As for the troops, we have the full range of Italian, German, British and American troops available! It should be fantastic!

There will also be a Napoleonic Campaign week in September, last year the 1808 Peninsular War proved a great success, this year the 1812 campaign will be the feature. Up to fourteen individuals will be coming together to re-fight the battles of 1812.

Due to the battles being linked the winner of the preliminary battles dictates which battles are fought next, the casualties being carried forward where applicable. There have been several of these campaign weeks in the past and they have all proved to be very popular, so much so that we have only two places left this year.

When you come along to the Wargames Holiday Centre you need bring no gaming equipment at all, I provide all the gaming tools, the figures and the table. I have even sorted out an incredible deal with a local three star hotel in order to allow you to get the best out of your gaming event. No herding of cats, no lengthy setups, no clearing all the tables and terrain away afterwards, just play the games you enjoy. I’ll even throw in club concessions.

So hopefully this will have cleared up some of the questions, all you need to do now is book up to refight your favourite battles.

See you soon.

On Friday the 3rd March a whole family of Brothers and a son/nephew took on members of the Newbury and Reading Wargames club in a hum-dinger of a battle! Three brothers and one son took up the sword on behalf of the Allied empires, while the Newbury and Reading boys looked to defend one of Napoleons largest supply depot’s in Saxony.

Gross Garten before the occupation.

If the French lost the battle it could really scupper the plans of the Little Corporal, while the Allies failure could result in the Monarchs being brought to the table to discuss a treaty.

Gross Garten the view from the south east.

So with it all to play for the combatants took up their positions. The Allies had a deployment restriction where they had to deploy at least one of their Army Corps on the western side of the stream which traversed the entire width of the battlefield from south to North. Apart from this they were free to deploy.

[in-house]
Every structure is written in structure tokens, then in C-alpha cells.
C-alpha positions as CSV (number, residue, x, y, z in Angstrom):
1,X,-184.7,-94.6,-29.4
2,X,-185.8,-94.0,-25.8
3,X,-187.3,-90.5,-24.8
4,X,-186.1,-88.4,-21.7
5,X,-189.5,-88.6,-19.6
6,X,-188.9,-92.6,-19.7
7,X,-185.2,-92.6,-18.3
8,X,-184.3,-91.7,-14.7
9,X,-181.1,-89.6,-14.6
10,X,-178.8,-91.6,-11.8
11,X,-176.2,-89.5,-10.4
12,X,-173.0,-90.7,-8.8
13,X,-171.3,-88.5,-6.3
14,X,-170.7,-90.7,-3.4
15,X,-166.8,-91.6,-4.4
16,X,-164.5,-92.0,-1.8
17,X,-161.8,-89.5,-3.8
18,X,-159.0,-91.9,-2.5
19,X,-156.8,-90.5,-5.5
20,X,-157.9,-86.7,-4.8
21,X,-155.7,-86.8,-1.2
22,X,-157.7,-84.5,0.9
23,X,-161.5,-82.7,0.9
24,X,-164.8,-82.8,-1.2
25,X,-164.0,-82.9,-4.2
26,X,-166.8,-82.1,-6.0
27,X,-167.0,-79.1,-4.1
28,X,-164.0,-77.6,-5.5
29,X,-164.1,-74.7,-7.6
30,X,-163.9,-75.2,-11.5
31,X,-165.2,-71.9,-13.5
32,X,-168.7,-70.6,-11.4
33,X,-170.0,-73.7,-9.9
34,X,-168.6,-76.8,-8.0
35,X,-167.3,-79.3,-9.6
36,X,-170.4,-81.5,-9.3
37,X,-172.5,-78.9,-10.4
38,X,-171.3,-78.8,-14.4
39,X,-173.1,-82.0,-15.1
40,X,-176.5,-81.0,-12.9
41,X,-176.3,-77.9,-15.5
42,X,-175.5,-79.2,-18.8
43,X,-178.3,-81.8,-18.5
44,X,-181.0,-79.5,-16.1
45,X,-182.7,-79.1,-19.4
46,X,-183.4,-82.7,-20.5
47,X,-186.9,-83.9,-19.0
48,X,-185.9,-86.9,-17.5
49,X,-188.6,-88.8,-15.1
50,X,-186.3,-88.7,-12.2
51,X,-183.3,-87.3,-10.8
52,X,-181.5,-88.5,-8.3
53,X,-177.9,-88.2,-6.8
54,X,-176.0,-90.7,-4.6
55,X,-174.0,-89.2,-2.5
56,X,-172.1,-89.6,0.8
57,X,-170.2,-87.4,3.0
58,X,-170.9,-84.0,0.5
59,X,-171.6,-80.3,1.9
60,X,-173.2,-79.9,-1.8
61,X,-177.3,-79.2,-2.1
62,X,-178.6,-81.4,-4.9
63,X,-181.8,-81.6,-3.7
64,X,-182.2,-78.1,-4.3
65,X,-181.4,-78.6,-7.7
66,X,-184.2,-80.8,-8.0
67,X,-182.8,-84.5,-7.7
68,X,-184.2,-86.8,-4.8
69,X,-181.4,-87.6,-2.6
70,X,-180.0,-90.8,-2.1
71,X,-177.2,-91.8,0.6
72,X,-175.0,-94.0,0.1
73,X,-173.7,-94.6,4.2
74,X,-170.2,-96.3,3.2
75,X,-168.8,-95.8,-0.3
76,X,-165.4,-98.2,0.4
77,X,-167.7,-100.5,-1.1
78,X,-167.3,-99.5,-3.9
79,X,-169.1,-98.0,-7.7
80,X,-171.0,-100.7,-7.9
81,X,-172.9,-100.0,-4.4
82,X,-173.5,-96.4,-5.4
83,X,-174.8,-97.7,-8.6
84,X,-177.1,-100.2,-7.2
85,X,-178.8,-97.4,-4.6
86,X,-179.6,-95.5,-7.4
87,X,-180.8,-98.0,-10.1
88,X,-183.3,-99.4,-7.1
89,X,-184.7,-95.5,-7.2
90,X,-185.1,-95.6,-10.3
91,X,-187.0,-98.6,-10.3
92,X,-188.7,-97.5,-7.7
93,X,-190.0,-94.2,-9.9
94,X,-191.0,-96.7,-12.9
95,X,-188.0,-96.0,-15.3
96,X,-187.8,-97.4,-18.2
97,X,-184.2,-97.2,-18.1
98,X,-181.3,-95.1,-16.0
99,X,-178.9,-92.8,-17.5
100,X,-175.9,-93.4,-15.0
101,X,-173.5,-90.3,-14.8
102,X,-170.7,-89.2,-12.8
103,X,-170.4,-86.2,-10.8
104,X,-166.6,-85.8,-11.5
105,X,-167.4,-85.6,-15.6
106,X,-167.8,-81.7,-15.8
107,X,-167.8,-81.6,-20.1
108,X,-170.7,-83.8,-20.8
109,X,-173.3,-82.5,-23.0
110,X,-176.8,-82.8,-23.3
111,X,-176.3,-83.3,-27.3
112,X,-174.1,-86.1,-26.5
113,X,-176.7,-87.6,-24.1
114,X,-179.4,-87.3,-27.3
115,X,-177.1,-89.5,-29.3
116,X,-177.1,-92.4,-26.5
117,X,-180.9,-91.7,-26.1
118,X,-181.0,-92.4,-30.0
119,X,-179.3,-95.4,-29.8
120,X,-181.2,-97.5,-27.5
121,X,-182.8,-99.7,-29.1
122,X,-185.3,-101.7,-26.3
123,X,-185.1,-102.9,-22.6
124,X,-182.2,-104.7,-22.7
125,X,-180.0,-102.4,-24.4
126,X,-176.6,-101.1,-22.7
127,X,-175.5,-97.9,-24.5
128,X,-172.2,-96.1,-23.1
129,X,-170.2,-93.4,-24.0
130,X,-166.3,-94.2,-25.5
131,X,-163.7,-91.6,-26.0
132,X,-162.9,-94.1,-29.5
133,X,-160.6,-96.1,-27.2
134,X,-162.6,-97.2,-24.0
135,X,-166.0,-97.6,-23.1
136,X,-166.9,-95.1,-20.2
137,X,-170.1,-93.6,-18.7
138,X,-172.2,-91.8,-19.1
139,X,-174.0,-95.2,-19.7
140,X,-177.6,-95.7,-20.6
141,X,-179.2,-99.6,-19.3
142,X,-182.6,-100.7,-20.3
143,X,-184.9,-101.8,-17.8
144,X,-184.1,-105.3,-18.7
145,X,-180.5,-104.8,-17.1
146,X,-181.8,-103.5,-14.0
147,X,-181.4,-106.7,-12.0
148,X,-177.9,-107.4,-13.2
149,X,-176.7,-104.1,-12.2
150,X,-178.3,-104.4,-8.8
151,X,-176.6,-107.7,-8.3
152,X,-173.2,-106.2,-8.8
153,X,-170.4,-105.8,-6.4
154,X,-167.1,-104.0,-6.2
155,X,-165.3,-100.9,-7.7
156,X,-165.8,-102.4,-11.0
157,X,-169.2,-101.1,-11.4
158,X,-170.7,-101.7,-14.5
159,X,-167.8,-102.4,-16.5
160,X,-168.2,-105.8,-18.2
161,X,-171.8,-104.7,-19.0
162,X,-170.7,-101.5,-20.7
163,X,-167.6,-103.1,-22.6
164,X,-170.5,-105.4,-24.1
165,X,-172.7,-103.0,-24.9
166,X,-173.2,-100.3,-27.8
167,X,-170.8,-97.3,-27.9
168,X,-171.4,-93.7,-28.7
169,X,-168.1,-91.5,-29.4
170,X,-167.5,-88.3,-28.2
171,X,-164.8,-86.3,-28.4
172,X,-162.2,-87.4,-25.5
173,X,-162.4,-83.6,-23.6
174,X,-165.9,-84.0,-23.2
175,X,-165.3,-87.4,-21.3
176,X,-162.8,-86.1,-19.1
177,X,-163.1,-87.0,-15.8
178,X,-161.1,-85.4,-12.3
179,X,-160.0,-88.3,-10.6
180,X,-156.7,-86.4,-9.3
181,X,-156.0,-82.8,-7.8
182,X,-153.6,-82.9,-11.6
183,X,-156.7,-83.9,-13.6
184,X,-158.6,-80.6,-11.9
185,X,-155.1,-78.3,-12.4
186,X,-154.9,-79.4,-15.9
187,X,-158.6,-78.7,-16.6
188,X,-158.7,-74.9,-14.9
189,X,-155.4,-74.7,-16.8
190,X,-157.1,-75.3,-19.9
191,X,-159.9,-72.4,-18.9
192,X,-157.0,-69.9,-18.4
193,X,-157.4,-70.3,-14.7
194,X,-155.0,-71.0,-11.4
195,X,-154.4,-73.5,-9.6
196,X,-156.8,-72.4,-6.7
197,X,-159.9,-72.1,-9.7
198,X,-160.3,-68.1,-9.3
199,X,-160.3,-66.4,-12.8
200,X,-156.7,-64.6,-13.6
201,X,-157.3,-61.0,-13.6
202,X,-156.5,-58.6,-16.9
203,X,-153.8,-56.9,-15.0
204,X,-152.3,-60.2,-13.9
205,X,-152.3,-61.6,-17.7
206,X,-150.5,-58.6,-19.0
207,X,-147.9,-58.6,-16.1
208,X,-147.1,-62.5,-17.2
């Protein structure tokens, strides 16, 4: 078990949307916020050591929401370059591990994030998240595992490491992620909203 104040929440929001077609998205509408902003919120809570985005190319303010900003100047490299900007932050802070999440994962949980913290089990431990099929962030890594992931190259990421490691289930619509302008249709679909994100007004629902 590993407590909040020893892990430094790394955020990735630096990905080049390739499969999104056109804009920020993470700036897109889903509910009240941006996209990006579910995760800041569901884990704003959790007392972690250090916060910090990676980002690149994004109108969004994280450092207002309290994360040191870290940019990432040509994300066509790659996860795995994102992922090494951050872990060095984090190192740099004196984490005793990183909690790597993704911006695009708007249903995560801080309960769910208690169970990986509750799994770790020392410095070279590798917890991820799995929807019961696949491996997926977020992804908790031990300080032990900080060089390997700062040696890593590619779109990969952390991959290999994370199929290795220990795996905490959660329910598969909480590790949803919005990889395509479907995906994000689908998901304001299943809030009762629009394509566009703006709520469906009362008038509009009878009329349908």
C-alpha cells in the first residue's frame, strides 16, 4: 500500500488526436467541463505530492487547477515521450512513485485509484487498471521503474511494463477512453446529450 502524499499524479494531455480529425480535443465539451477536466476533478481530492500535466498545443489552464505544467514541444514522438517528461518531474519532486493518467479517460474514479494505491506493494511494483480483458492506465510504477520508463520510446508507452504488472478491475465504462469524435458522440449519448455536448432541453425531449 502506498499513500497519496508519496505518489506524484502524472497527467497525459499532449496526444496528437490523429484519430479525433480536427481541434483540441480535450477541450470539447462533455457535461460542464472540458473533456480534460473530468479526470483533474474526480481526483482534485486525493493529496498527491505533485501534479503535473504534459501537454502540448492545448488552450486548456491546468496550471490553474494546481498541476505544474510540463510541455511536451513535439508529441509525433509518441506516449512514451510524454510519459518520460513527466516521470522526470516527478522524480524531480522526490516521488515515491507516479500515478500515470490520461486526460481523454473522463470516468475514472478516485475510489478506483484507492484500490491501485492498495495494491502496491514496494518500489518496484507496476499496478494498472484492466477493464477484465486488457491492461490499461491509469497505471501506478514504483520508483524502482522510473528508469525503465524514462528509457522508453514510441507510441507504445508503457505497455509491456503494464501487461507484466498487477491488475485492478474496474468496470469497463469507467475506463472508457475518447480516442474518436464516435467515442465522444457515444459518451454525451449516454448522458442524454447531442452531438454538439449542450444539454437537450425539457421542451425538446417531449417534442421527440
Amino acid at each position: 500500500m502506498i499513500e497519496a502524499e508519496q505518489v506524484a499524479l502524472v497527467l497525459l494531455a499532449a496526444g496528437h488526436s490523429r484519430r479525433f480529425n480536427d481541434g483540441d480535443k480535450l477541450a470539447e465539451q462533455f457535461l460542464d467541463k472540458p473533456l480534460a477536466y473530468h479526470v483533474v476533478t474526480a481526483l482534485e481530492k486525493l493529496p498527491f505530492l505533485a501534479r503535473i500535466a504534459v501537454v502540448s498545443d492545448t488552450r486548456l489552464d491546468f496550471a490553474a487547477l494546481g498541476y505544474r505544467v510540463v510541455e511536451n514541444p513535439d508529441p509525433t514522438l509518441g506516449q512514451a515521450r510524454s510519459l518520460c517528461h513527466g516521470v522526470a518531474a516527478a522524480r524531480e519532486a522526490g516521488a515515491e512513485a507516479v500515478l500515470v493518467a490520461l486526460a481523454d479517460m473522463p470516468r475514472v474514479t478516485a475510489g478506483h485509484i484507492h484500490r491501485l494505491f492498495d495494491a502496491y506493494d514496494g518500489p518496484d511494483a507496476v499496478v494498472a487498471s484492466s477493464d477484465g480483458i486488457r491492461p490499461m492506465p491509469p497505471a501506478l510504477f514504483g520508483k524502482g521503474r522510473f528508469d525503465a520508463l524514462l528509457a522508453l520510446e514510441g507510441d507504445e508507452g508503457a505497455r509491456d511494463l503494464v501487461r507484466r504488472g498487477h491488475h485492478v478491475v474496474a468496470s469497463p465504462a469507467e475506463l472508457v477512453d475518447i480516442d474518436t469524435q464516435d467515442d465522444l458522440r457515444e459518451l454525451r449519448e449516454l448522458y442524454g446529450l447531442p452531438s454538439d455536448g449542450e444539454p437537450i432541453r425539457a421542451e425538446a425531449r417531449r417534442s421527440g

The Participants.

A moment of tanquility, and a bit of banter

The Prussians under Kleist were deployed west of the stream, moving from left to right, Colloredo was next, behind them on the heights were the Guards, both Prussian and Russian. Further along to the Allied right in front of the Gross Garten was the Russian combined Grenadier division, deployed in Line. Deployed behind these was the Russian division of Gortschakov and to their right was Witgenstein all under the command of Barclay de Tolly.

Gortschakov's troops.

Figures are from Wargames Foundry, a bit bigger than the original figures these new ones are in keeping with the other 28mm’s

More Russians from the Centre’s Front Rank collection.

Further to the right and moving North were the remaining Austrian formations of Gyulai and Chasteler right behind them to the east. The Austrian reserve commanded by Chasteler comprised the finest troops the Austrian’s had to offer with their combined grenadier battalions and regiments of Cuirassier.

Austrian Line from Gyulai's Corps.

The Austrian reserve cavalry.

The Austrian Cuirassier.

Opposing these the French had three line corps, two cavalry corps, Teste’s division, the Dresden Garrison and the Imperial Guard. The stream formed the right flank for the French over to the west, Teste and the Garrison were ordered to defend the stream area occupying the villages on the Northern most part of the table and lining the stream. The Prussians would have their work cut out getting across this! Opposite Colloredo and the Russian Divisions in the French centre Marmont deployed his Corps with St.Cyr to protect the centre, on the French left Marshal Victor deployed his corps opposing the Austrian masses.

Carabinier from Pajol's Corps.

In the Gross Garten the divisions of the Young Guard took up residence.

Young Guard take up position.

These are actually Bicorne miniatures Middle Guard. Too nice to leave on the shelf though!

Most of the guys were experienced wargamers although only a few had used the “In the Grand Manner” rules, so we took it easy to start, talking our way through each move phase by phase.

The Gentlemen protagonists.

The battle takes place on the second day of the real battle, so Napoleon has arrived as have his Guard, the Allies are committed and deployed and it’s raining, only lightly, but it’s wet! The Drums beat and the Allies set off, the Russian Grenadier division headed for the Gross Garten supported by Wittgenstein and Gortschakov, Colloredo advanced in the centre, Kleist’s Prussians flooded across the plains west of the stream, heading toward Gorbitz, Teste’s division occupied the village of Friedrichstadt and advanced a couple of battalions west to occupy the outlying village on the Northern most area of this sector.

Map of the battlefield.

In the East, Gyulai’s Austrians advanced on Victor, the outlying village was occupied and the Hungarian infantry set about loop holing the position in case of French counter attack. Chasteler advanced his Cuirassier regiments and the Grenadiers advanced toward the eastern sector of Dresden to further support Gyulai’s men.

The Russian Hussars advanced at the trot to ascertain just who was occupying the Gardens, fire from twio batteries of French artillery soon sent them running for cover however but not before they saw the pennants of the Young Guard. This was going to be a tough job and the Russian Grenadiers were the men to perform this grisly work.

The start of the fight for the Gardens.